When you reach for that afternoon snack, don’t just count calories — consider caloric density.
Scientifically speaking, caloric density is the number of calories contained in 1 gram of food. But what does that mean for your diet?
“There are two components that play into caloric density: water content and fiber content,” said Jeannie Gazzaniga-Moloo, registered dietitian and American Dietetic Association spokeswoman. “Generally foods that are high in water and fiber are going to be lower in calorie density: fruits and vegetables, whole grains and legumes.”
Foods that are high in water and fiber also keep you feeling full.
“If you have an apple and you compare that to 2 ounces of potato chips — which are a very high calorie-density food — because of the water and fiber in the apple, you’ll feel just as full as if you ate 2 ounces of chips. But the chips have about five times the number of calories.”
Several diets, including the Pritikin Principle and the Okinawa Diet, are based on caloric density. The Okinawa Diet sets up a food pyramid with “heavyweight” foods at the top, to be eaten sparingly, and “featherweight” foods at the bottom, to be eaten freely. Heavyweights include full-fat cheeses, high-fat meats, such as bacon, and processed foods, such as corn chips and doughnuts. (Processing often strips out fiber and water.) Featherweights include fruits, vegetables, fat-free yogurt, water-based soups and tofu.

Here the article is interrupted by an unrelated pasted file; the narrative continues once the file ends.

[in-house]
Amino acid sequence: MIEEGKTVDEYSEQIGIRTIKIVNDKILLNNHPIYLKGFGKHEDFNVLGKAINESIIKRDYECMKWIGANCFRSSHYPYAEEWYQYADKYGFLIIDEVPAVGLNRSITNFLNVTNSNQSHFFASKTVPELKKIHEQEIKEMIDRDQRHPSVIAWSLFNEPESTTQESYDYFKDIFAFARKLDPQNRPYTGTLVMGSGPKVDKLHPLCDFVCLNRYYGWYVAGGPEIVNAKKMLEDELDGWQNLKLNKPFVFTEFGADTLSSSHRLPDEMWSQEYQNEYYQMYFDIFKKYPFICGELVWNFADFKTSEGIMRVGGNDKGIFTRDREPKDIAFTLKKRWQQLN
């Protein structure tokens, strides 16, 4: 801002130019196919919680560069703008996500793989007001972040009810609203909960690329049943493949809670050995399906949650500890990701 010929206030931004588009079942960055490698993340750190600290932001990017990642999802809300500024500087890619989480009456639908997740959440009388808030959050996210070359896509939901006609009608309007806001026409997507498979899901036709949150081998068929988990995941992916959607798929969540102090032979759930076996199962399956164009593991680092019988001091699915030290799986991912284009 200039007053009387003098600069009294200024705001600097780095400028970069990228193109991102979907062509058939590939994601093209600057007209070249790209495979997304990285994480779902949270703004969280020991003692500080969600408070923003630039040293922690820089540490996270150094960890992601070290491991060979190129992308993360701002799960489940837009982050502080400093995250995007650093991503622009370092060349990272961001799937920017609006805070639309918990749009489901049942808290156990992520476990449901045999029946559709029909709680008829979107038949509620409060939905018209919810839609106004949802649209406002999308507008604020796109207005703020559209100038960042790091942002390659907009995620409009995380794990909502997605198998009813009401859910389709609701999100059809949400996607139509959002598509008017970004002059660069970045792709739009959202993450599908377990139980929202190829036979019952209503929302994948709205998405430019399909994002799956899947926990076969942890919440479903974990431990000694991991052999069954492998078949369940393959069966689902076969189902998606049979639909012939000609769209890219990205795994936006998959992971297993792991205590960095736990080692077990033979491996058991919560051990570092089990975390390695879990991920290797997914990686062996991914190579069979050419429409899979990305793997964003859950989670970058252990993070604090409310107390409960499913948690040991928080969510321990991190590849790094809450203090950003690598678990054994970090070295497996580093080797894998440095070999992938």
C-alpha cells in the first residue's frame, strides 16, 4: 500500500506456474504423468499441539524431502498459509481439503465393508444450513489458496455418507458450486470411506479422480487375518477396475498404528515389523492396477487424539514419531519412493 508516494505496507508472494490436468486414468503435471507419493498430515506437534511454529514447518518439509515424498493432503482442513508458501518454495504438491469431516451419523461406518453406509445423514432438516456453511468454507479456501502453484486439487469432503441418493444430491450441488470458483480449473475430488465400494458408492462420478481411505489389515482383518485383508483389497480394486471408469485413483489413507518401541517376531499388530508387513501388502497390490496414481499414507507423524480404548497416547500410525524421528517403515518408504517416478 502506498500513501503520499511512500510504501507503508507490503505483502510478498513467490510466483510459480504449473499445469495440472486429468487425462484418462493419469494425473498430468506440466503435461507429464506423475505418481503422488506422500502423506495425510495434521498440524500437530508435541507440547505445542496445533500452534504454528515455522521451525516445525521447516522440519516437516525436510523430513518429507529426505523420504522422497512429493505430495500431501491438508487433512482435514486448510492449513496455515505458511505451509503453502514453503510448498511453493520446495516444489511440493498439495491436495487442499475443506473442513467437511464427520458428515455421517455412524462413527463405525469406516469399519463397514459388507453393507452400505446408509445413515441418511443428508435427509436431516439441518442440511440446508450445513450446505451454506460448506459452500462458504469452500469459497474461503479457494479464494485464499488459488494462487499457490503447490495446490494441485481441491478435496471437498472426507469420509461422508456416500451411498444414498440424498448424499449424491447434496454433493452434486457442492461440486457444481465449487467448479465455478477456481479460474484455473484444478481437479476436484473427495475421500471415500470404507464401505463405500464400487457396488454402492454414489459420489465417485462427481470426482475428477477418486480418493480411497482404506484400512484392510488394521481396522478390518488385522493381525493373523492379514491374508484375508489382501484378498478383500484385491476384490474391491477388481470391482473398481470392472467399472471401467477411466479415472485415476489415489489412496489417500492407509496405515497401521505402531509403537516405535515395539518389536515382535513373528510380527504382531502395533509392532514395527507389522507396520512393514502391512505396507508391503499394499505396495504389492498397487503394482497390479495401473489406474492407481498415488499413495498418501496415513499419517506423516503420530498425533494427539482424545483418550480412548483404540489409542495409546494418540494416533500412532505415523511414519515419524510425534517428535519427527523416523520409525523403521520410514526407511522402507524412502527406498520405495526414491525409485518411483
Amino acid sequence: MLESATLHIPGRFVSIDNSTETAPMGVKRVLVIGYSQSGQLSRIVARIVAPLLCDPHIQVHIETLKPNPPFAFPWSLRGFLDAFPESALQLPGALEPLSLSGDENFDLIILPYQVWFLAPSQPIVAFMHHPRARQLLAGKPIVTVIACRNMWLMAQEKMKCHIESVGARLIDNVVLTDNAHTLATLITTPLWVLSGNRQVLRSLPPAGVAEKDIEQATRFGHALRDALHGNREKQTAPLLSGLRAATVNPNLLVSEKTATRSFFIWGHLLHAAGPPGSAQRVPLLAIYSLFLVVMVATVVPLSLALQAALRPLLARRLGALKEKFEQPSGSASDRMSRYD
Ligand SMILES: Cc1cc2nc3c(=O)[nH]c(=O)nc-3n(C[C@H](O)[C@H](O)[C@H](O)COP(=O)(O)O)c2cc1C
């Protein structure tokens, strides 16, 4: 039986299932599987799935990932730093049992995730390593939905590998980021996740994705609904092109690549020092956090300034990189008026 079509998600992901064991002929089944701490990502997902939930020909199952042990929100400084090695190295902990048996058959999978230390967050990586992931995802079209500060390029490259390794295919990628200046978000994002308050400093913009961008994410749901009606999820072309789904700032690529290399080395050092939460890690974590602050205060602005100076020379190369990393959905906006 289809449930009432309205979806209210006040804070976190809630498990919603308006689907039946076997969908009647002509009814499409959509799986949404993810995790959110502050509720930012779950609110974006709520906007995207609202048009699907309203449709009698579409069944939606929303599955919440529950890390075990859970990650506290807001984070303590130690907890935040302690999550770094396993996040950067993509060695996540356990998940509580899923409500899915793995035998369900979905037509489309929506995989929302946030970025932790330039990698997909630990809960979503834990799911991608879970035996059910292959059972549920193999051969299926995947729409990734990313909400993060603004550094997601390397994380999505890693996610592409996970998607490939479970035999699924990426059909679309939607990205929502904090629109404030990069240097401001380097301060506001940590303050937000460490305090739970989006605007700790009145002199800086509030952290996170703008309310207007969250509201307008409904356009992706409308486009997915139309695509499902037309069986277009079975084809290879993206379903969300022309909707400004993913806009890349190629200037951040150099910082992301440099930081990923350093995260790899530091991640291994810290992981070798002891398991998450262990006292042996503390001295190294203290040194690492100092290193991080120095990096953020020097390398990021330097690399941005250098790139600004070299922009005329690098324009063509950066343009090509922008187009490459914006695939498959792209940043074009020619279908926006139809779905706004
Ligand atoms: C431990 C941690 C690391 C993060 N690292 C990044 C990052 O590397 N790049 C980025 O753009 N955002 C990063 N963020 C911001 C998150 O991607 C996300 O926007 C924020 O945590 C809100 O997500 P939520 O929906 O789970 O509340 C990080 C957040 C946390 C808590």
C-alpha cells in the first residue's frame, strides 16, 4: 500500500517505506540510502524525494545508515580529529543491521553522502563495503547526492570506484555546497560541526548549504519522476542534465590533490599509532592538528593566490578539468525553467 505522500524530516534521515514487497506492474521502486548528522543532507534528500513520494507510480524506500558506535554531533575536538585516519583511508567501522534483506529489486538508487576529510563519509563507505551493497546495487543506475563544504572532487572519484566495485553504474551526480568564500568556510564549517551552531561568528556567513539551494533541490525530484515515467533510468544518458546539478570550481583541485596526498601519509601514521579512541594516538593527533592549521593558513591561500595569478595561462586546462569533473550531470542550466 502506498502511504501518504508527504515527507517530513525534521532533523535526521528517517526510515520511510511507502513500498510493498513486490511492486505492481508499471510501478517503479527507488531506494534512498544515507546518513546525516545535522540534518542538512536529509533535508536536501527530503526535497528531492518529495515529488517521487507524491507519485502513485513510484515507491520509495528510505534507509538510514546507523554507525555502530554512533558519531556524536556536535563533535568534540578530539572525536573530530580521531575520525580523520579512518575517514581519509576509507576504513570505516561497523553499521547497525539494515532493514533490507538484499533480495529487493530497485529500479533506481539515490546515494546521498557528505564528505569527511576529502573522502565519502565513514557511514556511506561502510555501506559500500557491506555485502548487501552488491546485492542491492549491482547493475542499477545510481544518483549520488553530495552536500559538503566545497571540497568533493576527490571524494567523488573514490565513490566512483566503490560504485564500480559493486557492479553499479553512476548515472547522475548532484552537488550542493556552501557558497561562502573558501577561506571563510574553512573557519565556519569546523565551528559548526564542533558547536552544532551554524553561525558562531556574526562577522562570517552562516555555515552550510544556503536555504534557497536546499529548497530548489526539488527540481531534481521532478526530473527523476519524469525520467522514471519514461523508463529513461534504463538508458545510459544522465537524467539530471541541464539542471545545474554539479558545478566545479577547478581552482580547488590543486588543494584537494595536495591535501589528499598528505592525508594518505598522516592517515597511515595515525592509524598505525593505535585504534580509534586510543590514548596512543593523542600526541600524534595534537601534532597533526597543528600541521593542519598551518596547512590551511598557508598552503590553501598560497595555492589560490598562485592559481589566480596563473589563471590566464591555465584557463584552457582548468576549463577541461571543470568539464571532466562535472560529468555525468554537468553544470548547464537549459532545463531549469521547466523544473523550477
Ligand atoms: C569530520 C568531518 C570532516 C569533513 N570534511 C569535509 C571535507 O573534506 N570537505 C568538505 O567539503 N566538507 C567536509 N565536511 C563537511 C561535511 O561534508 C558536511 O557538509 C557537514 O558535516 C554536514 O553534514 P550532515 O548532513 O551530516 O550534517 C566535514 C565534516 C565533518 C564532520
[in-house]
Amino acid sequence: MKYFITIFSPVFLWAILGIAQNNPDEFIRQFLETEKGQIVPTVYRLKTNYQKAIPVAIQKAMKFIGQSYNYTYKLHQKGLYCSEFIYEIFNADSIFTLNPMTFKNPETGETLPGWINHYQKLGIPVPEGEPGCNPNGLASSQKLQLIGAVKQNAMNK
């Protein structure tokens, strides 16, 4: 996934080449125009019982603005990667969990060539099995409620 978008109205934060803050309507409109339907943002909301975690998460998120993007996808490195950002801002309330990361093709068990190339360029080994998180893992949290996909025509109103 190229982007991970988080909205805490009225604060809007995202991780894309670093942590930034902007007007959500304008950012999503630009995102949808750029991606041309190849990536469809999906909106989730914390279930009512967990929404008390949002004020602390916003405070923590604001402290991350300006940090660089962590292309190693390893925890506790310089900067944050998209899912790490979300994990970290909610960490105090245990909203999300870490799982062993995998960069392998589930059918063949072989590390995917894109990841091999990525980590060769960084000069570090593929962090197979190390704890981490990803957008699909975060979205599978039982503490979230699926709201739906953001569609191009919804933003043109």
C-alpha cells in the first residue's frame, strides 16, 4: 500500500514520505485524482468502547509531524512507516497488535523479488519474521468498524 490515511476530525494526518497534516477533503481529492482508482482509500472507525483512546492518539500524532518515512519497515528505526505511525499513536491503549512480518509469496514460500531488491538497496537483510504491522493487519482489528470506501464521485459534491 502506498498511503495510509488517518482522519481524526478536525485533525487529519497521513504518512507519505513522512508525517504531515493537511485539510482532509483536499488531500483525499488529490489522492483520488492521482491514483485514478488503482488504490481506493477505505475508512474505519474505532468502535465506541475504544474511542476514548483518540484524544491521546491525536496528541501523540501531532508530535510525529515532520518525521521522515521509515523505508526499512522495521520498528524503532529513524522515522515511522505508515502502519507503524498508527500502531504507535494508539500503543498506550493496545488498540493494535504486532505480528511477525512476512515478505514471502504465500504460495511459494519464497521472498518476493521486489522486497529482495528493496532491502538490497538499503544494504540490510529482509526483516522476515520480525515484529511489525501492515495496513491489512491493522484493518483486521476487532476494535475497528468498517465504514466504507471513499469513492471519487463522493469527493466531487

But high caloric density isn’t always a bad thing, said Gazzaniga-Moloo.
“Nuts and seeds and avocados, which have a very high calorie density, can still be included as part of a healthful diet because they contain fiber and monounsaturated and polyunsaturated fats, which are hard to get in low-calorie dense foods,” she said.
So if you’re looking to pack in maximum nutrients with minimum calories and stave off hunger pangs, aim for a diet filled with low-calorie dense foods, sprinkled with some healthful high calorie dense choices.
“In a nutshell,” said Gazzaniga-Moloo, “it’s another measure that can help us identify healthful foods that should form the basis of our diets.”